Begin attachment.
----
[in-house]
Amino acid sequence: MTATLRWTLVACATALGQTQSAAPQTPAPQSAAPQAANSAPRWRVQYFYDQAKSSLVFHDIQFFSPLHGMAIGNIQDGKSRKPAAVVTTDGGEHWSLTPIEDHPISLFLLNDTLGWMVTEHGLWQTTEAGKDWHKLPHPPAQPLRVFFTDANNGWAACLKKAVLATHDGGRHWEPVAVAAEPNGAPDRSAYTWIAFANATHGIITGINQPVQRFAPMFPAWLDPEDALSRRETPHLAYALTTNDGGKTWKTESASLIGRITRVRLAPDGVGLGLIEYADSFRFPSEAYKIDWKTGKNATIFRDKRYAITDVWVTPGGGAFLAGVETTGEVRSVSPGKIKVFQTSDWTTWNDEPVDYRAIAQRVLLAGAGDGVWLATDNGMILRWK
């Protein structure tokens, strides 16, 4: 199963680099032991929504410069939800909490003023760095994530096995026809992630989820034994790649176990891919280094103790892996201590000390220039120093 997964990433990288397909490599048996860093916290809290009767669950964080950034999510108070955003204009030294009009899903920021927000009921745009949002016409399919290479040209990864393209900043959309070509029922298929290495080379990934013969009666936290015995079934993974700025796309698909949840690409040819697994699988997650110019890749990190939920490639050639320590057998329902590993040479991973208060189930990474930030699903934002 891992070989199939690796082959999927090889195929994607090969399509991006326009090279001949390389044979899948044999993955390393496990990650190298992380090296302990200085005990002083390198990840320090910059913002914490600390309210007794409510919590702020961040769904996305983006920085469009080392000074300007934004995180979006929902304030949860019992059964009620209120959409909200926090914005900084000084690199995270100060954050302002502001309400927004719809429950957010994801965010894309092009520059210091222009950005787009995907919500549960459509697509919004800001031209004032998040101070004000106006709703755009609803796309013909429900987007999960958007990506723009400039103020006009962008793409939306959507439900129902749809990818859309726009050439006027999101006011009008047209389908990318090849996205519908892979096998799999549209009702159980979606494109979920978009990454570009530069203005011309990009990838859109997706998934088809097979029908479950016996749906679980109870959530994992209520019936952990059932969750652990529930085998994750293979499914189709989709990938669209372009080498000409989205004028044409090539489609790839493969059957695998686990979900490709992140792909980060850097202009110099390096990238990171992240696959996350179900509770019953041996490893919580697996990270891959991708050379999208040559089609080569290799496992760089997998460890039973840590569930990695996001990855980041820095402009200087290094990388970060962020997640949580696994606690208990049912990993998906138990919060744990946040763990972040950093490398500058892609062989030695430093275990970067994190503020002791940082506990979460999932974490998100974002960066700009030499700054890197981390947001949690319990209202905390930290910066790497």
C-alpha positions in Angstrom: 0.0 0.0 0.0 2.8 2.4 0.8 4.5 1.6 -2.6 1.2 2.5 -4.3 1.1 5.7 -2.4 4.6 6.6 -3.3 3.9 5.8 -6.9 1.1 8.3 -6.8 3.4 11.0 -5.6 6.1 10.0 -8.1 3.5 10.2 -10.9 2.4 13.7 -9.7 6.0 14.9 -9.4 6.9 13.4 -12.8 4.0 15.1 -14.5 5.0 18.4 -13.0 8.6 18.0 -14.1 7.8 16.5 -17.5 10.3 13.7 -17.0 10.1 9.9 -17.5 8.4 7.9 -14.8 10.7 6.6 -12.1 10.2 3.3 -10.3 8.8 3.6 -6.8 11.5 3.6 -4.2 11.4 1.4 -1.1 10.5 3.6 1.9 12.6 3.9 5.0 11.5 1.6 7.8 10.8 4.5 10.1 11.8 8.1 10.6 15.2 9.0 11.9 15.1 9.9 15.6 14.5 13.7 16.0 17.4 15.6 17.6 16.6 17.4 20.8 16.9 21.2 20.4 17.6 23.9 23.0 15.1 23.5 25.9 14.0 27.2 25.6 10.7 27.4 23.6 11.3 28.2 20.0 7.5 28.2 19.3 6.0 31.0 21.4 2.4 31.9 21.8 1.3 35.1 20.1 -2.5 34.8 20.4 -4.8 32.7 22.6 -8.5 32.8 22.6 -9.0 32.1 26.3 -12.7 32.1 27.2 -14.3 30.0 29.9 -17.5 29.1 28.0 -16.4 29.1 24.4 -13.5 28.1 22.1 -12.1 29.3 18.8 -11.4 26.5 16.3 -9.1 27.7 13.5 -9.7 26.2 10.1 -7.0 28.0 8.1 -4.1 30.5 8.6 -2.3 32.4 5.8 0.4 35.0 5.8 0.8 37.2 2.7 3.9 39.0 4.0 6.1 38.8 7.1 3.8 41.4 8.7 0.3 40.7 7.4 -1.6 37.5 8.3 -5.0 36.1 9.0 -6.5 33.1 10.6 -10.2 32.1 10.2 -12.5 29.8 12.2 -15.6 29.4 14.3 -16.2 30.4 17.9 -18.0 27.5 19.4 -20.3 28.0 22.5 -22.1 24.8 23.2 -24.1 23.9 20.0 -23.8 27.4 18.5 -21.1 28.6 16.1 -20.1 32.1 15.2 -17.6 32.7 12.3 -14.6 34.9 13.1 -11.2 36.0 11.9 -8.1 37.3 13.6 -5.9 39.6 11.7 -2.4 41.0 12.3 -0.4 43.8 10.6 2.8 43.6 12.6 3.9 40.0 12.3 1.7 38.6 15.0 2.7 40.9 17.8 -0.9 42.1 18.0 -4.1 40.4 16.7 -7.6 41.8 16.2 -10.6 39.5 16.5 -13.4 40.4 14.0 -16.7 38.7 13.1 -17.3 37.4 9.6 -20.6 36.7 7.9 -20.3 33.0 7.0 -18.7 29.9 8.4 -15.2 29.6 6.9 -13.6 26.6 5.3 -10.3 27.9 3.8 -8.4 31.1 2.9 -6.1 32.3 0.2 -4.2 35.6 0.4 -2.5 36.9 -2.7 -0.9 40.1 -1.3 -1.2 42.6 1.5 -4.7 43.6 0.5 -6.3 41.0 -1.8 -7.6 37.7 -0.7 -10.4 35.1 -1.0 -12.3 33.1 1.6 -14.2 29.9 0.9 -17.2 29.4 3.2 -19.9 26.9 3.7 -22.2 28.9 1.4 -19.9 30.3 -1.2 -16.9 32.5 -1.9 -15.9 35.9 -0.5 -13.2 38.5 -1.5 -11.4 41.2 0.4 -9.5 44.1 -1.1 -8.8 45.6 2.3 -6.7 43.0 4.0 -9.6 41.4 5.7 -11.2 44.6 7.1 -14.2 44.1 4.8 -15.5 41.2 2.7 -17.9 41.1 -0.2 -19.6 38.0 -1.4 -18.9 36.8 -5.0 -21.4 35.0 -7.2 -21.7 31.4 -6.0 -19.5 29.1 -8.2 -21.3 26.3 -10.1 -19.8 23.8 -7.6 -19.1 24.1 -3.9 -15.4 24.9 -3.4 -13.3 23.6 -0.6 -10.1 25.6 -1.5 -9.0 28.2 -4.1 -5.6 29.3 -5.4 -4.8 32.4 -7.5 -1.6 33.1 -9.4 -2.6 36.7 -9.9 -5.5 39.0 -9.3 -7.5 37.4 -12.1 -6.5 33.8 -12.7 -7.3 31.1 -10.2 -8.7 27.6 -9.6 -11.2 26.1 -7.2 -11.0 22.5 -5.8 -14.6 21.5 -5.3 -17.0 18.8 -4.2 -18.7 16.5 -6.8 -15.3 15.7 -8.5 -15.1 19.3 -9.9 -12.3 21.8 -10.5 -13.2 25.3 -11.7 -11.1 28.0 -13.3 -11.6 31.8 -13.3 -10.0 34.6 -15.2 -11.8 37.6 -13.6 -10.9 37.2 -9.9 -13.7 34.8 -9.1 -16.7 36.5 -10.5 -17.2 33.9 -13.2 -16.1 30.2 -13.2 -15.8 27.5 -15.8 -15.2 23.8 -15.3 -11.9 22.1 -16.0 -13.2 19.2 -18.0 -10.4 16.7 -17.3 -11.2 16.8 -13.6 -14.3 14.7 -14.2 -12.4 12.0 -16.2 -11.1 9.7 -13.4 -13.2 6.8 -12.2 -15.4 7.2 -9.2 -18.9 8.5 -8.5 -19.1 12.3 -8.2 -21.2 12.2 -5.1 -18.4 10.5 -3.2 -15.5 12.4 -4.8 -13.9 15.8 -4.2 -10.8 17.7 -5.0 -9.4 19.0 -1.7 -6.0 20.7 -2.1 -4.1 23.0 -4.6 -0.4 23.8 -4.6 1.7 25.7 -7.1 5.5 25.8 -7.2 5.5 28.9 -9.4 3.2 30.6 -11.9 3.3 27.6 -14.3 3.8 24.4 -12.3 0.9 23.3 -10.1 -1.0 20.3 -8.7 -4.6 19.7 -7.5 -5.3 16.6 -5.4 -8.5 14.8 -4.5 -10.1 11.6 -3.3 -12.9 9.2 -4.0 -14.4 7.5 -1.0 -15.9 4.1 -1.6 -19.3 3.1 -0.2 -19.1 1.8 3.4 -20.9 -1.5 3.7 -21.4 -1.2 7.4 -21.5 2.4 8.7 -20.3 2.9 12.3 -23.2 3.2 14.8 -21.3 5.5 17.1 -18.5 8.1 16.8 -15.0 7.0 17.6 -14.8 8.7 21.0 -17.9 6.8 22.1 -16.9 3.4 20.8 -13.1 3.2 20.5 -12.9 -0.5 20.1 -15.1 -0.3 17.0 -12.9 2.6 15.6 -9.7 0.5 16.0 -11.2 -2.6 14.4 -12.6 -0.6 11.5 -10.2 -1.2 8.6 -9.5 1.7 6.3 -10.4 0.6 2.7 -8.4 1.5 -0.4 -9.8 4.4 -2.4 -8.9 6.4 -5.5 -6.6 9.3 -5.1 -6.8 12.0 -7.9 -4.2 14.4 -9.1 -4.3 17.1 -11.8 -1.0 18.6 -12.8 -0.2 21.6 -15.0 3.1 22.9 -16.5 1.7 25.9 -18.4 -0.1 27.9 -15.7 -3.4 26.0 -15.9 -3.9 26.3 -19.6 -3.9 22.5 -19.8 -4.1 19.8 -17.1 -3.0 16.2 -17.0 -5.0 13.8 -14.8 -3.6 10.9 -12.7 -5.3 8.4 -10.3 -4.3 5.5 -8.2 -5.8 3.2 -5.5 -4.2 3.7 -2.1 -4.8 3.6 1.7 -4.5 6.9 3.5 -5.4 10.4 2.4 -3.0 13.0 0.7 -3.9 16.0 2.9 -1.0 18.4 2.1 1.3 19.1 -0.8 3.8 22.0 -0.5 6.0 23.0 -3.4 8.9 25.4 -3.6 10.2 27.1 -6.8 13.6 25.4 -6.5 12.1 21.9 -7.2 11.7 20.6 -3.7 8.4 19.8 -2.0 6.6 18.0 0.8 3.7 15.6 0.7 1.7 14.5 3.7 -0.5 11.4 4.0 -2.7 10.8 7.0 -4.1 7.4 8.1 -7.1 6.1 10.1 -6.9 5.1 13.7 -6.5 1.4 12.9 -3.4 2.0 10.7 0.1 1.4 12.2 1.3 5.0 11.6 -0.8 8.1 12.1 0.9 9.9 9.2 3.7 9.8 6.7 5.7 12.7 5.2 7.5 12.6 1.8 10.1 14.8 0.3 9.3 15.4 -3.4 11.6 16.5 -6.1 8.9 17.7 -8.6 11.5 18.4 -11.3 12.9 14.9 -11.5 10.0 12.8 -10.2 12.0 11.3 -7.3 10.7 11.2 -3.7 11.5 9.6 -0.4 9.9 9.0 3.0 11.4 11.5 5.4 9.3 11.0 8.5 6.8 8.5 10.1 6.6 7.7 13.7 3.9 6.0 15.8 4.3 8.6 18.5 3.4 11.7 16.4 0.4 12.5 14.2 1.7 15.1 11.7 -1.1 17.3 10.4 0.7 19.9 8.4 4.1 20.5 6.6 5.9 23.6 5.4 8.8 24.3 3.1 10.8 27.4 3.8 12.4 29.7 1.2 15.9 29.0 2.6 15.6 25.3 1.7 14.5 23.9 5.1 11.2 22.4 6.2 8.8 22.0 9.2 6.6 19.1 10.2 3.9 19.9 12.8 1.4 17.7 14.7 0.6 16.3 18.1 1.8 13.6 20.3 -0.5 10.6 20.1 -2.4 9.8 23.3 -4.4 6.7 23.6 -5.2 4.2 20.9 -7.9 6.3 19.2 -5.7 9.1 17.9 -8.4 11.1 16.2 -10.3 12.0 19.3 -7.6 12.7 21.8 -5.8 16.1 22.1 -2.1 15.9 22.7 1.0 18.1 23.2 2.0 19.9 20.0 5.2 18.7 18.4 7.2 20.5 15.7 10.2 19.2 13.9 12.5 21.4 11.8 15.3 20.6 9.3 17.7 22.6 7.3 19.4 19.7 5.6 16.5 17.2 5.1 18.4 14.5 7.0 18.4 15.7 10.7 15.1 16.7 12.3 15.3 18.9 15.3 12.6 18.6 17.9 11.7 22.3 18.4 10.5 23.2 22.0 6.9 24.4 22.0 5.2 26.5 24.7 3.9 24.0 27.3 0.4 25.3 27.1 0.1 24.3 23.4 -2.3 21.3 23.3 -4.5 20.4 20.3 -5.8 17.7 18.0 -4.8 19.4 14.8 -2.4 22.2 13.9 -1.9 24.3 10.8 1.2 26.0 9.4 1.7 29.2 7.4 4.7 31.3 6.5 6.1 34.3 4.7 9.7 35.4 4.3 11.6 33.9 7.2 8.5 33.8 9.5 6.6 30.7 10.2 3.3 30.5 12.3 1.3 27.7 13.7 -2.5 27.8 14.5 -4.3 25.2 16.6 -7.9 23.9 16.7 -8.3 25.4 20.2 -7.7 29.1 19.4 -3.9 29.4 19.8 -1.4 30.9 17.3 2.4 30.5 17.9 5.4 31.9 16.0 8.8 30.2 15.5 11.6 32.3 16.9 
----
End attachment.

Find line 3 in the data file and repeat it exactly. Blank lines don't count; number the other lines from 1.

């Protein structure tokens, strides 16, 4: 199963680099032991929504410069939800909490003023760095994530096995026809992630989820034994790649176990891919280094103790892996201590000390220039120093 997964990433990288397909490599048996860093916290809290009767669950964080950034999510108070955003204009030294009009899903920021927000009921745009949002016409399919290479040209990864393209900043959309070509029922298929290495080379990934013969009666936290015995079934993974700025796309698909949840690409040819697994699988997650110019890749990190939920490639050639320590057998329902590993040479991973208060189930990474930030699903934002 891992070989199939690796082959999927090889195929994607090969399509991006326009090279001949390389044979899948044999993955390393496990990650190298992380090296302990200085005990002083390198990840320090910059913002914490600390309210007794409510919590702020961040769904996305983006920085469009080392000074300007934004995180979006929902304030949860019992059964009620209120959409909200926090914005900084000084690199995270100060954050302002502001309400927004719809429950957010994801965010894309092009520059210091222009950005787009995907919500549960459509697509919004800001031209004032998040101070004000106006709703755009609803796309013909429900987007999960958007990506723009400039103020006009962008793409939306959507439900129902749809990818859309726009050439006027999101006011009008047209389908990318090849996205519908892979096998799999549209009702159980979606494109979920978009990454570009530069203005011309990009990838859109997706998934088809097979029908479950016996749906679980109870959530994992209520019936952990059932969750652990529930085998994750293979499914189709989709990938669209372009080498000409989205004028044409090539489609790839493969059957695998686990979900490709992140792909980060850097202009110099390096990238990171992240696959996350179900509770019953041996490893919580697996990270891959991708050379999208040559089609080569290799496992760089997998460890039973840590569930990695996001990855980041820095402009200087290094990388970060962020997640949580696994606690208990049912990993998906138990919060744990946040763990972040950093490398500058892609062989030695430093275990970067994190503020002791940082506990979460999932974490998100974002960066700009030499700054890197981390947001949690319990209202905390930290910066790497």